Rufus Whedon speaks with Bodie Locke's specter in the comic
Rufus Whedon speaks with Bodie Locke’s specter in the comic, Locke & Key

Although Rufus productively protects the Locke family, the town of Lovecraft punishes him for being too competent for his disposition. After Rufus attacks the Dodge-possessed-Bodie in Vol. 6 (pg. 35), he is placed in a mental ward (Vol. 6, pg. 36). Despite the town’s dismissal of Rufus, it is Rufus who escapes from the asylum and it is he who kills Dodge by carrying him back into the wellhouse where Dodge was previously kept (Vol. 6, pg. 156).

Netflix’s Rufus is used sparingly and problematically. We first see Rufus in the opening episode, “Welcome to Matheson” (1.1). Rufus does not speak. He waves his army doll at Bodie (Jackson Robert Scott) to show a gesture of affection. A reverse shot displays Bodie mirroring Rufus’ salute. In the segment “Keeper/Trapper” (1.2), Rufus hands a bear trap to Bodie to help him capture Dodge (Laysla De Oliveira; Felix Mallard). This confirms the trope of parents’ being overly concerned about people with disabilities interacting with their children. In the episode “Echoes” (1.9), Rufus’ mother (Sherri Saum) shows Kinsey and Tyler Locke (Emilia Jones and Connor Jessup) her memories via the Head Key. Ellie’s recollection of Matheson proves to be too brutal for Rufus to see. He is left behind with Bodie. Later in this episode Rufus is knocked unconscious by Dodge. The last time we see Rufus is when he is transported to the hospital in the season finale, “Crown of Shadows” (1.10). By the end of the first season, Rufus becomes dormant.

Coby Bird as Rufus Whedon in Netflix's Locke & Key
Coby Bird as Rufus Whedon in Netflix’s Locke & Key

Rufus’ TV trajectory may ring true to Coby Bird’s progression from a silent child to a fearless actor. In an interview with Yahoo News, Bird stated that as a kid he did “not have any language.” Later in the series Bird’s character becomes more verbal. Despite Rufus’ on-screen development in becoming a livelier person, his character does not prove to be as salient in assisting the Locke family defeat Dodge as he was in the comics.

The silver lining is that Netflix is hiring nonnormative actors to play characters who have disabilities. Moreover, the show does do what disability advocates such as Tom Shakespeare yearn for in TV shows: casting a person with a disability whose non-normativity is never explained.[ ((Tom Shakespeare calls for nonnormative bodied characters to star in shows that do not primarily address their disability. On the subject of Peter Dinklage starring as Tyrion Lannister in Game of Thrones, Shakespeare states, “I’d like to see restricted growth actors performing in roles, like Tyrion Lannister in Game of Thrones, for which their height is incidental.”))]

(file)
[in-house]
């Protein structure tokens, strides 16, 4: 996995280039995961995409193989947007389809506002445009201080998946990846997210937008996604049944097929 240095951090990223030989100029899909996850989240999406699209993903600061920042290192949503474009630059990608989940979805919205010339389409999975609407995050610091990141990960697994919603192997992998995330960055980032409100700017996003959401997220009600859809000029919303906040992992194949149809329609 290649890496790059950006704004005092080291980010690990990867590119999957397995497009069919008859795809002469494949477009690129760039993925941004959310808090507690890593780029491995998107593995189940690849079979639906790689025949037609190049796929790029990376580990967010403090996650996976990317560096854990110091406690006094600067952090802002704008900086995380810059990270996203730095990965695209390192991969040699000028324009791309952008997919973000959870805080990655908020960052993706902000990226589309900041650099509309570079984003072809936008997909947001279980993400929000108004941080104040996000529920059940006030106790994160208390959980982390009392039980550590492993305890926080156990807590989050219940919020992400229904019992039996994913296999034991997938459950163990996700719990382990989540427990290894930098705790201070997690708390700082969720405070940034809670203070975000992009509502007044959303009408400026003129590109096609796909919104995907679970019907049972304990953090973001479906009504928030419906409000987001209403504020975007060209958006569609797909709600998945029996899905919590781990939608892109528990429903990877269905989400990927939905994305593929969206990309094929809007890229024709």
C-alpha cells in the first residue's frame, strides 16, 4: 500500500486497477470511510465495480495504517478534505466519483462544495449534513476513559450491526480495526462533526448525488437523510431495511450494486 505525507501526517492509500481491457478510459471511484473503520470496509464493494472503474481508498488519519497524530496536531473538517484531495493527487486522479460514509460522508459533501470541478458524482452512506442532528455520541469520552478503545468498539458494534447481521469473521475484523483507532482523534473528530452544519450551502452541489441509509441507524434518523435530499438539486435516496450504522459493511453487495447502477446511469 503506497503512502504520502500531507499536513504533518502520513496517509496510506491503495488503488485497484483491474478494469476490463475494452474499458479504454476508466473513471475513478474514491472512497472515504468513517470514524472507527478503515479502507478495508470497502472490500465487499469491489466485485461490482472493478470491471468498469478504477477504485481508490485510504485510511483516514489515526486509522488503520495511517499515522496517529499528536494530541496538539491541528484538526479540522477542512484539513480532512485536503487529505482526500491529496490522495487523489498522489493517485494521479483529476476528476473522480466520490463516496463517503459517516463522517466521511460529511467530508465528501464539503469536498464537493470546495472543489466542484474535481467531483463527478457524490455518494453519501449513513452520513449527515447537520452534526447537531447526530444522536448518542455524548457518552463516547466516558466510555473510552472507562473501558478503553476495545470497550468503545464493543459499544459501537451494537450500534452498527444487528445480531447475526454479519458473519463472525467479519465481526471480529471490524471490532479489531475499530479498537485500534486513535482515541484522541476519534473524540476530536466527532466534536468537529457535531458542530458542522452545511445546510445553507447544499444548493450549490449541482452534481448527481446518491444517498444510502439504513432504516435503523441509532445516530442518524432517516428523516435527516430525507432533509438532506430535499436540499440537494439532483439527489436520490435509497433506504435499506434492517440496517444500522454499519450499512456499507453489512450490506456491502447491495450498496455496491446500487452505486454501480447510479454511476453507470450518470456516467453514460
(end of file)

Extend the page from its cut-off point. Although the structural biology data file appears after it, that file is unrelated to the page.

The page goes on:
Eric Graise, a double amputee, plays Logan Calloway in Netflix’s Locke & Key. The character of Logan Calloway solely exists in the TV show. He is not in the comics. Logan is first seen keying Javi’s (Kevin Alves) car for parking in a handicap parking spot (1.2). In the segment, “Head Games” (1.3), Tyler Locke asks Logan why he is wearing shorts in the Winter. Logan responds by asking Tyler, “My legs look cold to you?”

Eric Graise showcases his dance moves
Eric Graise showcases his dance moves

The show never explains how Logan Calloway lost his legs. Logan’s disability never defines his character. What’s more is that Logan actively rebels against those who dismiss the struggles of people with disabilities; e.g. when he keys (an obvious pun on the show’s title) an inconsiderate asshole’s car. Logan’s humor diffuses Tyler’s anger and Logan is regarded by the other teens as a charismatic leader. While Netflix may have had issues with adapting Rufus for the screen, they succeeded in incorporating a character with a disability who maintains a productive role throughout the first season.

Eric Graise as Logan Calloway in Netflix’s Locke & Key
Eric Graise as Logan Calloway in Netflix’s Locke & Key

Coby Bird and Eric Graise are advocates for disability rights. Graise demands that the entertainment industry “hire diverse. Period. Not just in front of the camera, not just in the writer’s room, but period.” Graise never wants to be called an “inspiration.” He “struggle[s] with that.”

I am not calling Eric Graise an inspiration. But TV programs need more characters like Logan Calloway in Locke & Key for the reason that Logan’s disability is not central to his character. Logan has a real influence on the other characters. He helps them through his leadership. Whereas Rufus’ is not given the same autonomy in the show. The disability themes in the graphic novel should have been instilled in the TV adaptation of the comic series, regardless of the source material’s brutality towards nonnormative people. Netflix’s addition of Logan Calloway seems to work as Logan is not converted from one medium to another. He is a stand-alone character. Adapting characters with disabilities has proven to be problematic. Are their identities lost in the process?

Image Credits:

  1. Locke & Key, a Netflix original series
  2. Coby Bird shares a photo of himself on the set of Netflix’s Locke & Key via his Instagram
  3. Gabriel Rodriguez’s artwork of Rufus Whedon in the comic, Locke & Key